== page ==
There are different types of psoriasis that can develop from different triggering substances in each part of the body and require special treatment depending on the severity of the symptoms. Plaque or psoriasis (Psoriasis vulgaris) is the most common form of PSI, affecting about one third of all patients with the disease. Characterized by itchy, raised, inflamed red lesions covered in silvery-white scales, plaque psoriasis can occur anywhere on the body, from the skin to the joints.
The skin cells collect and shed, resulting in red, scaly, crusty patches covered with silvery scales. Over time, the scaly, white skin cells form in the inflamed area and are repelled or loosened or accumulate in other parts of the body. Inverse psoriasis can also be found in the skin that folds around the body, such as the neck, shoulders, hips, legs and feet. In general, psoriasis occurs in spots that can occur anywhere, but it is most common in people with high blood pressure or high cholesterol.
According to the Mayo Clinic, other types of psoriasis include: the benign psoriasis, which appears as small, spot-like lesions; the inverse psoriasis, which appears as a rash such as rashes on the neck, shoulders, hips, legs, and feet; and the pustular psoriasis, which looks like white, purulent blisters, according to NPF. It causes scaly flow in most of the body, but it can also cause redness, swelling, pain and itching.
About 60% of people said they thought psoriasis was contagious, while 41% said they thought the lesions were contagious. The Centers for Disease Control and Prevention (CDC) estimates that as many as one in five people in the US suffer from psoriasis, but AAD estimates that it is about 25 to 30%. It is a chronic disease that significantly accelerates the process by which skin cells mature and reach the skin surface. Plaques of psoriasis tend to develop increased red spots on the knees, elbows, lower back and scalp.
Psoriasis accelerates the life cycle of the skin cells, which leads to the build-up of dead cells on the surface of the epidermis. While the rate at which old cells die remains unchanged, new cells pile up and become thickened patches covered with dead or scaly skin, according to the American Academy of Dermatology.
Psoriasis is a complex, chronic, recurrent skin disease that affects more than 1.5 million people in the United States, according to the American Academy of Dermatology. It is one of the most common skin diseases in adults and children and the second most common cause of skin cancer in men and the third most common in women. Psoriasis settles into the skin, causing skin problems such as acne, eczema, ulcerative colitis, psoriasis, dermatitis and dermatomyelitis.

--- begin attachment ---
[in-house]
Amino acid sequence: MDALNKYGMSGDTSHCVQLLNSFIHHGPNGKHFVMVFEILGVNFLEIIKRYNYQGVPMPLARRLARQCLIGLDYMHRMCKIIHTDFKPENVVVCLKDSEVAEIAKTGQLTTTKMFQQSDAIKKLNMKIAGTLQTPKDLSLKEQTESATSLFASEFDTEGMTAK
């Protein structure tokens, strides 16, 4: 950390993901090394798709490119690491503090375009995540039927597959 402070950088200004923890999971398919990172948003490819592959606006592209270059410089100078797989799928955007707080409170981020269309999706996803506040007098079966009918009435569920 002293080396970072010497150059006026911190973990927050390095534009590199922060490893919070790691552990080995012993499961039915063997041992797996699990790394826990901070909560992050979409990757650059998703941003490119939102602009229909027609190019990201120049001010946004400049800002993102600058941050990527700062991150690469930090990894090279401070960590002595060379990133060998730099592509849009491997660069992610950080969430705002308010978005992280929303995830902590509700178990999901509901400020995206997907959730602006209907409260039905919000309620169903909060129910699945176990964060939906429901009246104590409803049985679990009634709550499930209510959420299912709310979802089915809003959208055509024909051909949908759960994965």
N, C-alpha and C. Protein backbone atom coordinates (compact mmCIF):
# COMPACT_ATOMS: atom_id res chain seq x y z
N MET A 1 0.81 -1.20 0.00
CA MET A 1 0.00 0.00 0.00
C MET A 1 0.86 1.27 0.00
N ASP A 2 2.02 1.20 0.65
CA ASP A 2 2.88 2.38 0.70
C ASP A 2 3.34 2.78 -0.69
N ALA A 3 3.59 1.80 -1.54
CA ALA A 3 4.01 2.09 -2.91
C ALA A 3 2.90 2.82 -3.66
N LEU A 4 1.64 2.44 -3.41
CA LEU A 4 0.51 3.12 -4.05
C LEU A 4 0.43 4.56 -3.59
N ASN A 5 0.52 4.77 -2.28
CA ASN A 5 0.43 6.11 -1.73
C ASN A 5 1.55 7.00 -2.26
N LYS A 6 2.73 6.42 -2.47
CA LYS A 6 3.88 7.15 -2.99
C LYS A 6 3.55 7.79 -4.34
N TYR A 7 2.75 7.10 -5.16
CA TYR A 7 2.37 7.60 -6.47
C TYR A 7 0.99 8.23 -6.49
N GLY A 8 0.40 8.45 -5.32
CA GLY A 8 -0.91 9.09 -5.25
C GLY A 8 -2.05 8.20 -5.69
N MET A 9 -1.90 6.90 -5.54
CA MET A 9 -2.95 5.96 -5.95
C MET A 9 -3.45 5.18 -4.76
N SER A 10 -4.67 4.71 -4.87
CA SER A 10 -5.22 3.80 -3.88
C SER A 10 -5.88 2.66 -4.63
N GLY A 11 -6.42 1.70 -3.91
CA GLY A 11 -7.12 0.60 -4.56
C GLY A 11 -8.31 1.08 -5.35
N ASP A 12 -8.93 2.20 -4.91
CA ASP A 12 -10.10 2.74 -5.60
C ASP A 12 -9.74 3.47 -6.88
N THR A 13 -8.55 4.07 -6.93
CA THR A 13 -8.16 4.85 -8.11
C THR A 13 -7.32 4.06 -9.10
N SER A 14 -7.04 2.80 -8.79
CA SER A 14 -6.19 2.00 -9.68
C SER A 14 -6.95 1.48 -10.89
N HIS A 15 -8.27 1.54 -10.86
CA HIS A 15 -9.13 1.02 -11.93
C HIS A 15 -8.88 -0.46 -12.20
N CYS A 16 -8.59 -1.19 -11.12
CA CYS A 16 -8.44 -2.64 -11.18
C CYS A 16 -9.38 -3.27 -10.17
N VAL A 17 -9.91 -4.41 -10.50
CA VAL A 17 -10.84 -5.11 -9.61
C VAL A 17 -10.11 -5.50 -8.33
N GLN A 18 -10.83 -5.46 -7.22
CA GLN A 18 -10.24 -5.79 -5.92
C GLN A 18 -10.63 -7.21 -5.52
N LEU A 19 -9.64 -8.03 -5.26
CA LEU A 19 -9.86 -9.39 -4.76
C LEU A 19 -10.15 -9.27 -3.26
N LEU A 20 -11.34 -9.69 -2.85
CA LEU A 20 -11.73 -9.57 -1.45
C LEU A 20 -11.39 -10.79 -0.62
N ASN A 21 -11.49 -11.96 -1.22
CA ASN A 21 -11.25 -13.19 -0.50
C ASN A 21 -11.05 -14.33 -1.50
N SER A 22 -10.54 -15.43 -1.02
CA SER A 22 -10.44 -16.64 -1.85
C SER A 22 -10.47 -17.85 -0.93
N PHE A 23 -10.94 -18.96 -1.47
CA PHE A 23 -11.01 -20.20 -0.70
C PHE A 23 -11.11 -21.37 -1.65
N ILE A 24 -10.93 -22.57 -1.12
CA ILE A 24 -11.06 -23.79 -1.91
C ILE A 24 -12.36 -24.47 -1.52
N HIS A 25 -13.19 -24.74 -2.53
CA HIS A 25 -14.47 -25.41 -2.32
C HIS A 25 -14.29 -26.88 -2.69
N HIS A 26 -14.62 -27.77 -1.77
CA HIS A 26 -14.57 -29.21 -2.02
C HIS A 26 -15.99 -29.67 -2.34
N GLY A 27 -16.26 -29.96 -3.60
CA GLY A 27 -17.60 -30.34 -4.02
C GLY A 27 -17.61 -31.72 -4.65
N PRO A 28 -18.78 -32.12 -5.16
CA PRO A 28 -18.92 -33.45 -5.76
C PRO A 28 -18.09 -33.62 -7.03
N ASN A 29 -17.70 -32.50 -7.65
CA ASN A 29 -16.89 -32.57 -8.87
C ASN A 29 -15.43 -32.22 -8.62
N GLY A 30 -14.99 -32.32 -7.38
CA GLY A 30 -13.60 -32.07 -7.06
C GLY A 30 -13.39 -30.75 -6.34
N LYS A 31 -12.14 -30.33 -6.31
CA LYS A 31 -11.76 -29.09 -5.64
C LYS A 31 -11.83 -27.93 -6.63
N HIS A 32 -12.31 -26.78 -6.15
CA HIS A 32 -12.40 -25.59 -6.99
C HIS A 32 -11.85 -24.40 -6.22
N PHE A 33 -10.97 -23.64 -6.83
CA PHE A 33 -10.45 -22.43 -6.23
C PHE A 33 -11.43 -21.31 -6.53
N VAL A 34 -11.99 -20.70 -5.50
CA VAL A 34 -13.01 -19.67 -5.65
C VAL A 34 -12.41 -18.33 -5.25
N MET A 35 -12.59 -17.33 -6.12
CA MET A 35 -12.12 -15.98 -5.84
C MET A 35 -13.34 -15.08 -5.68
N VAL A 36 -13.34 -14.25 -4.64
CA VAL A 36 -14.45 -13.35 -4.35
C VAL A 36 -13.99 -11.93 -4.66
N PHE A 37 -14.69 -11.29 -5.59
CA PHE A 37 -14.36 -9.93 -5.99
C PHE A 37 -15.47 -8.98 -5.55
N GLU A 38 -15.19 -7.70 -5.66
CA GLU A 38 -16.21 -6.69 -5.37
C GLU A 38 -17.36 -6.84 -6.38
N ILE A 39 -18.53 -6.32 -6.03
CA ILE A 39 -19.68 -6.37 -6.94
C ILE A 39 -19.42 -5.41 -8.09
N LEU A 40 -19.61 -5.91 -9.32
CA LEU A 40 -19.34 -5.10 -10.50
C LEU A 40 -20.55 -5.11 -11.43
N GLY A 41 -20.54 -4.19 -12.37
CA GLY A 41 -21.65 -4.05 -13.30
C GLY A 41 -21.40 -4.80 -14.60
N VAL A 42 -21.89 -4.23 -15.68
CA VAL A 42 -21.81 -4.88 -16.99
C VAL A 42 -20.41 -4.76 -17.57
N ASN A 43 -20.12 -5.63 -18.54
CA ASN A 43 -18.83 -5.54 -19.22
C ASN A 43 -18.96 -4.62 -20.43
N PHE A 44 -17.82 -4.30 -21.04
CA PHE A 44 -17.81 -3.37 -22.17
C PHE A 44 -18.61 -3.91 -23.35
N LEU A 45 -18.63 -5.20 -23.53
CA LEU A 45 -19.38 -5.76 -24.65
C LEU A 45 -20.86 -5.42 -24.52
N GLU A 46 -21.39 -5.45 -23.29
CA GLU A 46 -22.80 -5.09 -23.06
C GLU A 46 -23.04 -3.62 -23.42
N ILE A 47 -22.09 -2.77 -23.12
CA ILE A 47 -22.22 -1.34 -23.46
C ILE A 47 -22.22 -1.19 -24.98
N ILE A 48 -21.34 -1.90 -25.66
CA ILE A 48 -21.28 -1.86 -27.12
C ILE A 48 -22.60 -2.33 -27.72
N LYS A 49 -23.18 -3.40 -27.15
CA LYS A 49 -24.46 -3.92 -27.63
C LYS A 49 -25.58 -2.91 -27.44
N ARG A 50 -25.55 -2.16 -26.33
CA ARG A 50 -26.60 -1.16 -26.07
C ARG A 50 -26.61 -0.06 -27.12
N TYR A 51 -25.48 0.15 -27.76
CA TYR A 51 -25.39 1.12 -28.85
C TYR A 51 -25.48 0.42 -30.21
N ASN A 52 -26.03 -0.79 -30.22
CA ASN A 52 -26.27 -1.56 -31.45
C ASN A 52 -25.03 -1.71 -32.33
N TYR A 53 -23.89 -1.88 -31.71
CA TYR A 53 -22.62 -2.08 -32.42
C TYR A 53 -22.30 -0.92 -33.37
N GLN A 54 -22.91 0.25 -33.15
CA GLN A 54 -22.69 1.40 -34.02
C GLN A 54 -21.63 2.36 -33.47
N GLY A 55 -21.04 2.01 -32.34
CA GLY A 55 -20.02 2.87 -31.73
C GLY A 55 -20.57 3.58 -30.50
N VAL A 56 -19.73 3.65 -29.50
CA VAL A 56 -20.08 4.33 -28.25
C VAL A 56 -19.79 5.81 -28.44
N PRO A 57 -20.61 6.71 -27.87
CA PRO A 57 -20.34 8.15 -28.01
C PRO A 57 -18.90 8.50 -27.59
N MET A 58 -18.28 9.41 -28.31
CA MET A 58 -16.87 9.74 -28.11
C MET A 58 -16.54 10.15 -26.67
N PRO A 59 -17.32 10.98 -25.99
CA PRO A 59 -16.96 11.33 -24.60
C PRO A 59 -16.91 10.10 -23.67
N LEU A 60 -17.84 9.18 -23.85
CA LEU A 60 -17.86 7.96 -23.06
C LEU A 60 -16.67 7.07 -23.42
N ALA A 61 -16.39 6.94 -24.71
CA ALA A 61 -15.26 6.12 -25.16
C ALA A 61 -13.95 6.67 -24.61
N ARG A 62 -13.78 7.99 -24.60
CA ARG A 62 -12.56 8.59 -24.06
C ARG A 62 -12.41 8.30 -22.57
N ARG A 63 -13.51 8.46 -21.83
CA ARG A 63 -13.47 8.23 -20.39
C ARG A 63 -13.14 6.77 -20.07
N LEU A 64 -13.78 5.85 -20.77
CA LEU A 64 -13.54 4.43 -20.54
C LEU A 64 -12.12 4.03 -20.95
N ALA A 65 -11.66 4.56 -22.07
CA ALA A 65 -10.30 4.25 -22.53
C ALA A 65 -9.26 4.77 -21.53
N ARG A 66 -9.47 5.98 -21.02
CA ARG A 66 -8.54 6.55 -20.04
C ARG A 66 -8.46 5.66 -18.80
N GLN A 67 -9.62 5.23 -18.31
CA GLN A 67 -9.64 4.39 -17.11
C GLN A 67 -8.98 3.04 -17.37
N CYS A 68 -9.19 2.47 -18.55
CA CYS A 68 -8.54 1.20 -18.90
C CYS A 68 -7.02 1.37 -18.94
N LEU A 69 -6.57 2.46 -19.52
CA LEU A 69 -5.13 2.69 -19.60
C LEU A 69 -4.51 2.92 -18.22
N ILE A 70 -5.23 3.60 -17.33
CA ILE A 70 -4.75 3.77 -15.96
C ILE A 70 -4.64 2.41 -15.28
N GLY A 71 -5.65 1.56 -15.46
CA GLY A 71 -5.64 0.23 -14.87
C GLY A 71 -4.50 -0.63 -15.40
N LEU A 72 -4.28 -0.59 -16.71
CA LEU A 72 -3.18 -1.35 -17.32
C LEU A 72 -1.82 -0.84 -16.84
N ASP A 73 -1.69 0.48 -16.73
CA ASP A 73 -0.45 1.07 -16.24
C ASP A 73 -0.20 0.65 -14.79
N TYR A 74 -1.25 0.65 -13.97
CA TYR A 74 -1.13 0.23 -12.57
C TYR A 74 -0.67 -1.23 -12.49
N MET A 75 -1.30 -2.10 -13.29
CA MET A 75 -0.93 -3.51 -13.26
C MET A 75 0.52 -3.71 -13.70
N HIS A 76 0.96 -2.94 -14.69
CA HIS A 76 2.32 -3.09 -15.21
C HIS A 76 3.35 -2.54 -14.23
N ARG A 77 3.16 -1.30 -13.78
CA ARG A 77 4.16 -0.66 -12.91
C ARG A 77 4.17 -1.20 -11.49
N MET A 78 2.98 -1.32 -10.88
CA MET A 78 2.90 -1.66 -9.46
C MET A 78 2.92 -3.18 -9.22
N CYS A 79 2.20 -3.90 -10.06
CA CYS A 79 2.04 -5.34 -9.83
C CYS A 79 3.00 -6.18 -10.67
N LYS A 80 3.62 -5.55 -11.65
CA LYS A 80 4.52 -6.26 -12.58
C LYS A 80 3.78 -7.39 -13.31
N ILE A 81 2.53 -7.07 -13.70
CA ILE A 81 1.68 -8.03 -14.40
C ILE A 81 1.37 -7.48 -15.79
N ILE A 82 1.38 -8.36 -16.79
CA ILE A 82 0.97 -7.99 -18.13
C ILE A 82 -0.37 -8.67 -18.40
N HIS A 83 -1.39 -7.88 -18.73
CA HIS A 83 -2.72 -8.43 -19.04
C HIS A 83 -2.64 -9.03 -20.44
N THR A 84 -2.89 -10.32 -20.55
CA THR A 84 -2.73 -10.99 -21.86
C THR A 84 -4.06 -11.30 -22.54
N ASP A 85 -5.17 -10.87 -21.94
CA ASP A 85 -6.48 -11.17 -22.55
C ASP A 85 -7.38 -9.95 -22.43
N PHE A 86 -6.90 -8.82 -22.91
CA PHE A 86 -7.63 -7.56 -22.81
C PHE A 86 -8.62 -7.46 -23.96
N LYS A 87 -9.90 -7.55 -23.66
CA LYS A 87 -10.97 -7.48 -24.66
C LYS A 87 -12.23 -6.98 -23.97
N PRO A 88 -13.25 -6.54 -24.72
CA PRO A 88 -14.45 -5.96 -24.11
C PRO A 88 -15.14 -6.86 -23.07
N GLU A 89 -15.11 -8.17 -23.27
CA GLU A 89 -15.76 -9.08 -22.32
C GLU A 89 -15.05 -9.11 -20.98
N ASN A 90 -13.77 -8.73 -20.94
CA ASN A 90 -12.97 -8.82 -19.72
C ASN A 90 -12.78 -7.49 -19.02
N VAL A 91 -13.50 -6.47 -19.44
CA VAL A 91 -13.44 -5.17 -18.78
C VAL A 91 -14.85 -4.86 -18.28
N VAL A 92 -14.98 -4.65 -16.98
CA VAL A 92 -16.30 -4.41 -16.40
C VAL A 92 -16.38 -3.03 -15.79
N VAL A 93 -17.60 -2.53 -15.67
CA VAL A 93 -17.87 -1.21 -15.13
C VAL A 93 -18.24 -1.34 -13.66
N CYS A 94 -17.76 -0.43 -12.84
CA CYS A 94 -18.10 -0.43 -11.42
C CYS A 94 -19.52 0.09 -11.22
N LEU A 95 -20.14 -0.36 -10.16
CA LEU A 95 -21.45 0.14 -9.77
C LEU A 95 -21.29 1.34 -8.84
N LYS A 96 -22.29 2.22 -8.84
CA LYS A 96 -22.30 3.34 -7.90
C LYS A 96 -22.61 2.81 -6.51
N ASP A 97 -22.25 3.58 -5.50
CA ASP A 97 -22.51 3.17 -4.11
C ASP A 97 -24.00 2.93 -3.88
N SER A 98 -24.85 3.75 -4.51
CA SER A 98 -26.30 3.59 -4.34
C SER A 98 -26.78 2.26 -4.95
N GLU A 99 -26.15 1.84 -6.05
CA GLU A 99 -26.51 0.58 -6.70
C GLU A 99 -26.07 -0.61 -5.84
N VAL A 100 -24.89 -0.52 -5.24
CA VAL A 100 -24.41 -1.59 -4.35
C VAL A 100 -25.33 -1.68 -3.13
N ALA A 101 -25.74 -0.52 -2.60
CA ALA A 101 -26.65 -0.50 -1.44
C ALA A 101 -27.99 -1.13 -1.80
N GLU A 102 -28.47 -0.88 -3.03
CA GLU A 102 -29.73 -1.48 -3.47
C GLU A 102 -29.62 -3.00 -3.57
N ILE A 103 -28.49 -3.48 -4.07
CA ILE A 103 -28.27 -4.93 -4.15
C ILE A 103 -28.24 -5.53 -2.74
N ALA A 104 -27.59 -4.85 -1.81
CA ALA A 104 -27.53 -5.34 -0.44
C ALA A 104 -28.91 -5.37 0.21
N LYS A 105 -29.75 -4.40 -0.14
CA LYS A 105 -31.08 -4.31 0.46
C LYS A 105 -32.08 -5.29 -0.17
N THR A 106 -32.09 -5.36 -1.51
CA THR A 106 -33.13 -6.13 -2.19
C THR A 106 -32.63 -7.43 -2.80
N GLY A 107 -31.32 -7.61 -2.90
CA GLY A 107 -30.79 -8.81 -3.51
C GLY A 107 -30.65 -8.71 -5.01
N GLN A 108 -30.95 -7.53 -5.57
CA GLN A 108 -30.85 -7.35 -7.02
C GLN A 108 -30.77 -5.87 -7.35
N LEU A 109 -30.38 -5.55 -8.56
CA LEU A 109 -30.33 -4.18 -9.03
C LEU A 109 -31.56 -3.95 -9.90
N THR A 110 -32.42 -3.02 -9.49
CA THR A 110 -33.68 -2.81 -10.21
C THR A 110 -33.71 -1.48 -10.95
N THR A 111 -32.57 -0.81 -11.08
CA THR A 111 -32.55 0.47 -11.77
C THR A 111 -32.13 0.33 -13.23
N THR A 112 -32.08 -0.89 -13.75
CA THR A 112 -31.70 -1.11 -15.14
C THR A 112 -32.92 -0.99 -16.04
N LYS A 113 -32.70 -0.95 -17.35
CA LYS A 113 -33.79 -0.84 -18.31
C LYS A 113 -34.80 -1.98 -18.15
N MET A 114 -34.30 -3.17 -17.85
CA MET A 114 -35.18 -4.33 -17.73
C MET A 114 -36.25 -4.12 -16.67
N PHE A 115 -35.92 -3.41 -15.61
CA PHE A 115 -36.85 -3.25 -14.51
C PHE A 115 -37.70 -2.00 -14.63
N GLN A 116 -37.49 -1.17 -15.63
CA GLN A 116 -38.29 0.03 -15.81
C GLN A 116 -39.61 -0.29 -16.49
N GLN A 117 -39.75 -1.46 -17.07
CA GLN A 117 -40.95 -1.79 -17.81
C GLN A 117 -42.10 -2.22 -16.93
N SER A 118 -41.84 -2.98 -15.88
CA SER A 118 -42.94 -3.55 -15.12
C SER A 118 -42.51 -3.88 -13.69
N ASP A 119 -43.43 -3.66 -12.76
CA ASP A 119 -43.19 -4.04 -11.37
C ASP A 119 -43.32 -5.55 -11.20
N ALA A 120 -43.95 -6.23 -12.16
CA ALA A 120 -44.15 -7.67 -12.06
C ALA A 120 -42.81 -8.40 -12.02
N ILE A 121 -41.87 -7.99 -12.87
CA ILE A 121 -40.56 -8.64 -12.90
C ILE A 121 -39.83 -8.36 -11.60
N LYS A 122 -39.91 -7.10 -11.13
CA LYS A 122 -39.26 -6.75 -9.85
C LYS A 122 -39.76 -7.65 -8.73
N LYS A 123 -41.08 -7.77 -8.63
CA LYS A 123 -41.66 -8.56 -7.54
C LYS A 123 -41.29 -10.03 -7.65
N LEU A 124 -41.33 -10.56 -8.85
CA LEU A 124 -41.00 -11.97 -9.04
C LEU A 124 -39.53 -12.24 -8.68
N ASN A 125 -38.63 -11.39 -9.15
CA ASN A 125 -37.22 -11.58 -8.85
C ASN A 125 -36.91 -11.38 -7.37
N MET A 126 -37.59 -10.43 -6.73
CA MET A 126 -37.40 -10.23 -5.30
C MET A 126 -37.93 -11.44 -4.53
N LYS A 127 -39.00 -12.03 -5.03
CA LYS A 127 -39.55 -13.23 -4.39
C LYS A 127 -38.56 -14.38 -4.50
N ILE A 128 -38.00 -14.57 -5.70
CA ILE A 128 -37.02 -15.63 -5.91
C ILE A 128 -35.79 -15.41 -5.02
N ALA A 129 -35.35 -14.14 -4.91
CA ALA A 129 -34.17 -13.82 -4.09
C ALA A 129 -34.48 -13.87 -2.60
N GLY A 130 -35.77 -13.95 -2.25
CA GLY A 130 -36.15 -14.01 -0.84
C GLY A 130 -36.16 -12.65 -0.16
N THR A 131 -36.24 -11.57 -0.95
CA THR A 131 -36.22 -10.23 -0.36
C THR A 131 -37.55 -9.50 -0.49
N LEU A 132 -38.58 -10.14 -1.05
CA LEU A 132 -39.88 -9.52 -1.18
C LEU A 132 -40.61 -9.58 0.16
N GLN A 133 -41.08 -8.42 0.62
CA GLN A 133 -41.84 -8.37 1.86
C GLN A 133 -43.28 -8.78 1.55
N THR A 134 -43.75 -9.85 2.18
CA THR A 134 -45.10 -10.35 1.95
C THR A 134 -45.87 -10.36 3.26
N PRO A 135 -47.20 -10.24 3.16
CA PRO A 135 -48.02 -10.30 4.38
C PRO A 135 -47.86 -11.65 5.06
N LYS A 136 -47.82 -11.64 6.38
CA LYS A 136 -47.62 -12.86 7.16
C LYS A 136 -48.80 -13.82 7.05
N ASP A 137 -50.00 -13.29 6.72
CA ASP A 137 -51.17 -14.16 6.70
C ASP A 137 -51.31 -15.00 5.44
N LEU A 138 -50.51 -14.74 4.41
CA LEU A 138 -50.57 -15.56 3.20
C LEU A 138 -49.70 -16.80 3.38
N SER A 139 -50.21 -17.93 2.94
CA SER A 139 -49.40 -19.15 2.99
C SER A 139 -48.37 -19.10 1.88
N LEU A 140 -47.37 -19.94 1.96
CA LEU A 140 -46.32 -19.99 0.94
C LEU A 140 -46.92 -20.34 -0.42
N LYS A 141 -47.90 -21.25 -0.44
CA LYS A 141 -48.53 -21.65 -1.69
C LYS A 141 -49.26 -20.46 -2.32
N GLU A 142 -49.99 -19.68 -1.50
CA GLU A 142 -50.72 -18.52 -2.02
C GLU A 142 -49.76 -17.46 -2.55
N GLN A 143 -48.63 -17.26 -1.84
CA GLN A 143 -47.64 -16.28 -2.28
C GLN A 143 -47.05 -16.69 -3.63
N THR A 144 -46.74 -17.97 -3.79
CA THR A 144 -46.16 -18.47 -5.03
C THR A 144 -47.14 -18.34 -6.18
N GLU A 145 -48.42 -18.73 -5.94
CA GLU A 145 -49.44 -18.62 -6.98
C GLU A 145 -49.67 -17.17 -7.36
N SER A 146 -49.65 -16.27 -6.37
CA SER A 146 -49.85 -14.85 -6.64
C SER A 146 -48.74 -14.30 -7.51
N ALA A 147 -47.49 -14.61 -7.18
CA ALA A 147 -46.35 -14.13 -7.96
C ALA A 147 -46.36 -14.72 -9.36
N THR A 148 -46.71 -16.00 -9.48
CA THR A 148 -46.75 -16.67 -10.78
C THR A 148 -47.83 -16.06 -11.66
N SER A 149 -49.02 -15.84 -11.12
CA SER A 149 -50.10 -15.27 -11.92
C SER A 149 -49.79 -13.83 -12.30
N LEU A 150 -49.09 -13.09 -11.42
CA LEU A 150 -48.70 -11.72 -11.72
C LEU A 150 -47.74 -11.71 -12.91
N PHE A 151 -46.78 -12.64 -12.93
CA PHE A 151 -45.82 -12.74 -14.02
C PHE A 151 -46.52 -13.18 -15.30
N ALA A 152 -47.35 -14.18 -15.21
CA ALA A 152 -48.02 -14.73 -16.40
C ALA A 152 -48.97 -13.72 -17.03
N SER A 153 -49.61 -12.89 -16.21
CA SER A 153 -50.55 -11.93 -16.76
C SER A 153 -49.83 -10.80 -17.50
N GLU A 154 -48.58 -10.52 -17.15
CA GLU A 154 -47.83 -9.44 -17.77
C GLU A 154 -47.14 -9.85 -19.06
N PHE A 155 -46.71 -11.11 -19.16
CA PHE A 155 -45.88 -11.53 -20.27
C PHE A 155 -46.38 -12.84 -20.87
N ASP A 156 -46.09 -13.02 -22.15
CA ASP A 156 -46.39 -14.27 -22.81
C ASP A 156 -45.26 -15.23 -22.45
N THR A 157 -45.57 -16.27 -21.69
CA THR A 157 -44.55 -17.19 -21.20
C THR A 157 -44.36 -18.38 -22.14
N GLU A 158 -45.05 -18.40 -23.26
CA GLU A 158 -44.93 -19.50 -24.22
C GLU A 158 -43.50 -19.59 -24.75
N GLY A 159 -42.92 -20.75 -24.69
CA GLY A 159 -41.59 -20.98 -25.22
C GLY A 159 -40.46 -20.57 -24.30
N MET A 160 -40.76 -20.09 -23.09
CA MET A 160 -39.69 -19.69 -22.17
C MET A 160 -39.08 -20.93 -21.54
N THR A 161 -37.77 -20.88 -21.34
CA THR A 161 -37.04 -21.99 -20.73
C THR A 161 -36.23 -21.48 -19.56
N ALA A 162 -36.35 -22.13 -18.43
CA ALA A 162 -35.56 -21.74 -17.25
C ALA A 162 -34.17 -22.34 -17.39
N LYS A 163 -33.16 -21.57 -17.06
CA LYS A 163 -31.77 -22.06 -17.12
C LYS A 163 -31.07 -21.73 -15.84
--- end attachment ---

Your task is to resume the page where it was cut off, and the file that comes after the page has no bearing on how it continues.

It can occur on any part of the body, but usually affects the scalp, knees, elbows and torso. The most common type of psoriasis occurs as a round, red, dry plaque covered with silvery white scales. It can also occur in the form of a red rash or a rash that occurs on the face, neck, back, arms, legs, hands and feet.
Pustular psoriasis looks similar, but is characterized by tiny pustules on the hands and soles of the feet. Psoriasis is the most common type that occurs. In addition to these symptoms, 10-30% of people with psoriasis arthritis have been diagnosed with psoriasis. Although there is no official cause of psoriasis, experts believe a weakened immune system plays a role. In the US, more than 8 million people suffer from psoriasis, an abnormal autoimmune reaction characterized by inflammation and scaly, itchy skin.
Like many common skin irritations that cannot be cured, psoriasis is a skin disease that unfortunately remains incurable. There are still many misconceptions about the disease and it is sometimes difficult to treat. Patching, thickening and dry skin are common, but there is no definitive cure for the condition yet, according to the American Academy of Dermatology. A scale can range from a few scale spots – such as scales – to larger outbreaks covering a large area. Some of the most affected areas are in the US, Canada, Australia, New Zealand and South Africa, as well as parts of Europe and Asia.
Other types of psoriasis can look different and affect different parts of the body, such as the skin around the eyes, ears, nose, mouth, and joints. Plaques of Psoriasis appear as elevated areas of skin on the face, neck, back, arms, legs and feet that can itch, ache, flake and bleed. They can occur in any part of your body that they can affect, and occur at any time of the year.